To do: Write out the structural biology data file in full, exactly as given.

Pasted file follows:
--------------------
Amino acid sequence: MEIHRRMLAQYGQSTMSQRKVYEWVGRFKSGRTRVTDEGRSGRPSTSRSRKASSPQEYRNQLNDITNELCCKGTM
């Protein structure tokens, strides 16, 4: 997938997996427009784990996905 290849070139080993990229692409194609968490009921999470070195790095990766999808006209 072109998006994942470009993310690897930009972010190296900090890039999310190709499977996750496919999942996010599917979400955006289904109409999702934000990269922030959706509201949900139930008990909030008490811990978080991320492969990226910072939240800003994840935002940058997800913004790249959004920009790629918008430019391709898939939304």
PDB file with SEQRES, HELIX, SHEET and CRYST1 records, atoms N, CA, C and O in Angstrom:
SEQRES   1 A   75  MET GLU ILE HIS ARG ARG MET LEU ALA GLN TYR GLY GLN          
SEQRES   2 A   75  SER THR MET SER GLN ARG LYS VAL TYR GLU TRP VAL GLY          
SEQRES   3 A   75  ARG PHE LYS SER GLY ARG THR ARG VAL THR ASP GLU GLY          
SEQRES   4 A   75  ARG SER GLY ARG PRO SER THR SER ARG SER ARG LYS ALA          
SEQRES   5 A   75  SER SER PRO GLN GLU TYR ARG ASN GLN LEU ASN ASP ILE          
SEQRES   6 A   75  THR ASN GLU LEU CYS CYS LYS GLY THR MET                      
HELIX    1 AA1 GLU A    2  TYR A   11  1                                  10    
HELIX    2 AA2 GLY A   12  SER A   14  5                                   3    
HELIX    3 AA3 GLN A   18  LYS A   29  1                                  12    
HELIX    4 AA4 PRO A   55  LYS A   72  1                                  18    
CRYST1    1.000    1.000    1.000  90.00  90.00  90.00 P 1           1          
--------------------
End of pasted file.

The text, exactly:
Amino acid sequence: MEIHRRMLAQYGQSTMSQRKVYEWVGRFKSGRTRVTDEGRSGRPSTSRSRKASSPQEYRNQLNDITNELCCKGTM
């Protein structure tokens, strides 16, 4: 997938997996427009784990996905 290849070139080993990229692409194609968490009921999470070195790095990766999808006209 072109998006994942470009993310690897930009972010190296900090890039999310190709499977996750496919999942996010599917979400955006289904109409999702934000990269922030959706509201949900139930008990909030008490811990978080991320492969990226910072939240800003994840935002940058997800913004790249959004920009790629918008430019391709898939939304």
PDB file with SEQRES, HELIX, SHEET and CRYST1 records, atoms N, CA, C and O in Angstrom:
SEQRES   1 A   75  MET GLU ILE HIS ARG ARG MET LEU ALA GLN TYR GLY GLN          
SEQRES   2 A   75  SER THR MET SER GLN ARG LYS VAL TYR GLU TRP VAL GLY          
SEQRES   3 A   75  ARG PHE LYS SER GLY ARG THR ARG VAL THR ASP GLU GLY          
SEQRES   4 A   75  ARG SER GLY ARG PRO SER THR SER ARG SER ARG LYS ALA          
SEQRES   5 A   75  SER SER PRO GLN GLU TYR ARG ASN GLN LEU ASN ASP ILE          
SEQRES   6 A   75  THR ASN GLU LEU CYS CYS LYS GLY THR MET                      
HELIX    1 AA1 GLU A    2  TYR A   11  1                                  10    
HELIX    2 AA2 GLY A   12  SER A   14  5                                   3    
HELIX    3 AA3 GLN A   18  LYS A   29  1                                  12    
HELIX    4 AA4 PRO A   55  LYS A   72  1                                  18    
CRYST1    1.000    1.000    1.000  90.00  90.00  90.00 P 1           1          